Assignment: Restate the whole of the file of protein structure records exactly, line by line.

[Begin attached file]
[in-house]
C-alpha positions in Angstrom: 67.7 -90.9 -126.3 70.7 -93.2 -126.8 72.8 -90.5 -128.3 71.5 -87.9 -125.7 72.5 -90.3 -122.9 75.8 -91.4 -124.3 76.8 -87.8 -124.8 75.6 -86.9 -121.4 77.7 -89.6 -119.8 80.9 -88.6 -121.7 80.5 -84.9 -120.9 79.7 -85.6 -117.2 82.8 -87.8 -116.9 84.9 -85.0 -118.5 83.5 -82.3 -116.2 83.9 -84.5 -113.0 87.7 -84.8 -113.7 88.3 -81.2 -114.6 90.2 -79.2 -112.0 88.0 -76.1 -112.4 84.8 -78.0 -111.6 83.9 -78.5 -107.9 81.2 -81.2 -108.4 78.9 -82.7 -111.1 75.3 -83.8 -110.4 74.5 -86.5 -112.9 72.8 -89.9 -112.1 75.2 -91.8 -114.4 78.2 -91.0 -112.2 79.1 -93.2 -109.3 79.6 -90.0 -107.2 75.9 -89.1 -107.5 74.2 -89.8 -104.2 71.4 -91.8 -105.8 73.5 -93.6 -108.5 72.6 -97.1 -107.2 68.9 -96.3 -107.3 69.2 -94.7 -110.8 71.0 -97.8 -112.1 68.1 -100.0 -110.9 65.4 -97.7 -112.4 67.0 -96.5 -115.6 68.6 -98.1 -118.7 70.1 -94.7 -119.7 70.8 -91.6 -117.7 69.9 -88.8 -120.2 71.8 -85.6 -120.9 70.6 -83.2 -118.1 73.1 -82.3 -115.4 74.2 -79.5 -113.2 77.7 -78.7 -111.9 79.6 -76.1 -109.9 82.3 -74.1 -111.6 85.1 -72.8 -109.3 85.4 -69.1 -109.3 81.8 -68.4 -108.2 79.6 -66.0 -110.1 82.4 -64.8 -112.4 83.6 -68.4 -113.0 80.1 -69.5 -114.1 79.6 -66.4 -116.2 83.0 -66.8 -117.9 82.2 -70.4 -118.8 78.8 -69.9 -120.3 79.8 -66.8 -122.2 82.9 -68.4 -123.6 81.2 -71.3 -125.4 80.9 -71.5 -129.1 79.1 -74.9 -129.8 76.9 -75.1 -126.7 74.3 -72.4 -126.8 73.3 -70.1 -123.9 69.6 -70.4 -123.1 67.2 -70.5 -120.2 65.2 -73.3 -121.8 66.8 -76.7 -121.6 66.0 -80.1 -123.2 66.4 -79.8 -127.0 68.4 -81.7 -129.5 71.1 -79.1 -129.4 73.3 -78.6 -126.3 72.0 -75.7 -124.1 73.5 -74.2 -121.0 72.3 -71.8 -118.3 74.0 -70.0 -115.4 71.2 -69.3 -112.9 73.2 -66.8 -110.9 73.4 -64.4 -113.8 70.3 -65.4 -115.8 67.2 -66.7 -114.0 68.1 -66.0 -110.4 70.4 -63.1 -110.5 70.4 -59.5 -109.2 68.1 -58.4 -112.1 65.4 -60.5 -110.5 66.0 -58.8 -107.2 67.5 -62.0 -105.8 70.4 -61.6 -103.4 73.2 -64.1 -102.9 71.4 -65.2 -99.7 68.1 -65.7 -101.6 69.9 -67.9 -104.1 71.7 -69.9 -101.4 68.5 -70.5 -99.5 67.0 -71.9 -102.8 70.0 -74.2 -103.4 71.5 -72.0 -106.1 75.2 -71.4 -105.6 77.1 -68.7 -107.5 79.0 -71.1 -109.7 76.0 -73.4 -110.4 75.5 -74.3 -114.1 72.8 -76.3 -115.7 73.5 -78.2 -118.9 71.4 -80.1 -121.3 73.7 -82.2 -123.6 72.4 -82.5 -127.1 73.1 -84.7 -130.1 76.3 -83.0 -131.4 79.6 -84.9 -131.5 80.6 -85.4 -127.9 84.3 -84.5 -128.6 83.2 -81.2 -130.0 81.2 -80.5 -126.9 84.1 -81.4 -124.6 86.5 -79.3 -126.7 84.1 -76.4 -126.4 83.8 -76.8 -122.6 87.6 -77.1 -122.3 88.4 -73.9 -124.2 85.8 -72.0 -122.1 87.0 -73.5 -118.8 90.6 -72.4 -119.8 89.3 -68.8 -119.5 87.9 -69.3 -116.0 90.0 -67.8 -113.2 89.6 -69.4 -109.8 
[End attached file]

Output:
[in-house]
C-alpha positions in Angstrom: 67.7 -90.9 -126.3 70.7 -93.2 -126.8 72.8 -90.5 -128.3 71.5 -87.9 -125.7 72.5 -90.3 -122.9 75.8 -91.4 -124.3 76.8 -87.8 -124.8 75.6 -86.9 -121.4 77.7 -89.6 -119.8 80.9 -88.6 -121.7 80.5 -84.9 -120.9 79.7 -85.6 -117.2 82.8 -87.8 -116.9 84.9 -85.0 -118.5 83.5 -82.3 -116.2 83.9 -84.5 -113.0 87.7 -84.8 -113.7 88.3 -81.2 -114.6 90.2 -79.2 -112.0 88.0 -76.1 -112.4 84.8 -78.0 -111.6 83.9 -78.5 -107.9 81.2 -81.2 -108.4 78.9 -82.7 -111.1 75.3 -83.8 -110.4 74.5 -86.5 -112.9 72.8 -89.9 -112.1 75.2 -91.8 -114.4 78.2 -91.0 -112.2 79.1 -93.2 -109.3 79.6 -90.0 -107.2 75.9 -89.1 -107.5 74.2 -89.8 -104.2 71.4 -91.8 -105.8 73.5 -93.6 -108.5 72.6 -97.1 -107.2 68.9 -96.3 -107.3 69.2 -94.7 -110.8 71.0 -97.8 -112.1 68.1 -100.0 -110.9 65.4 -97.7 -112.4 67.0 -96.5 -115.6 68.6 -98.1 -118.7 70.1 -94.7 -119.7 70.8 -91.6 -117.7 69.9 -88.8 -120.2 71.8 -85.6 -120.9 70.6 -83.2 -118.1 73.1 -82.3 -115.4 74.2 -79.5 -113.2 77.7 -78.7 -111.9 79.6 -76.1 -109.9 82.3 -74.1 -111.6 85.1 -72.8 -109.3 85.4 -69.1 -109.3 81.8 -68.4 -108.2 79.6 -66.0 -110.1 82.4 -64.8 -112.4 83.6 -68.4 -113.0 80.1 -69.5 -114.1 79.6 -66.4 -116.2 83.0 -66.8 -117.9 82.2 -70.4 -118.8 78.8 -69.9 -120.3 79.8 -66.8 -122.2 82.9 -68.4 -123.6 81.2 -71.3 -125.4 80.9 -71.5 -129.1 79.1 -74.9 -129.8 76.9 -75.1 -126.7 74.3 -72.4 -126.8 73.3 -70.1 -123.9 69.6 -70.4 -123.1 67.2 -70.5 -120.2 65.2 -73.3 -121.8 66.8 -76.7 -121.6 66.0 -80.1 -123.2 66.4 -79.8 -127.0 68.4 -81.7 -129.5 71.1 -79.1 -129.4 73.3 -78.6 -126.3 72.0 -75.7 -124.1 73.5 -74.2 -121.0 72.3 -71.8 -118.3 74.0 -70.0 -115.4 71.2 -69.3 -112.9 73.2 -66.8 -110.9 73.4 -64.4 -113.8 70.3 -65.4 -115.8 67.2 -66.7 -114.0 68.1 -66.0 -110.4 70.4 -63.1 -110.5 70.4 -59.5 -109.2 68.1 -58.4 -112.1 65.4 -60.5 -110.5 66.0 -58.8 -107.2 67.5 -62.0 -105.8 70.4 -61.6 -103.4 73.2 -64.1 -102.9 71.4 -65.2 -99.7 68.1 -65.7 -101.6 69.9 -67.9 -104.1 71.7 -69.9 -101.4 68.5 -70.5 -99.5 67.0 -71.9 -102.8 70.0 -74.2 -103.4 71.5 -72.0 -106.1 75.2 -71.4 -105.6 77.1 -68.7 -107.5 79.0 -71.1 -109.7 76.0 -73.4 -110.4 75.5 -74.3 -114.1 72.8 -76.3 -115.7 73.5 -78.2 -118.9 71.4 -80.1 -121.3 73.7 -82.2 -123.6 72.4 -82.5 -127.1 73.1 -84.7 -130.1 76.3 -83.0 -131.4 79.6 -84.9 -131.5 80.6 -85.4 -127.9 84.3 -84.5 -128.6 83.2 -81.2 -130.0 81.2 -80.5 -126.9 84.1 -81.4 -124.6 86.5 -79.3 -126.7 84.1 -76.4 -126.4 83.8 -76.8 -122.6 87.6 -77.1 -122.3 88.4 -73.9 -124.2 85.8 -72.0 -122.1 87.0 -73.5 -118.8 90.6 -72.4 -119.8 89.3 -68.8 -119.5 87.9 -69.3 -116.0 90.0 -67.8 -113.2 89.6 -69.4 -109.8 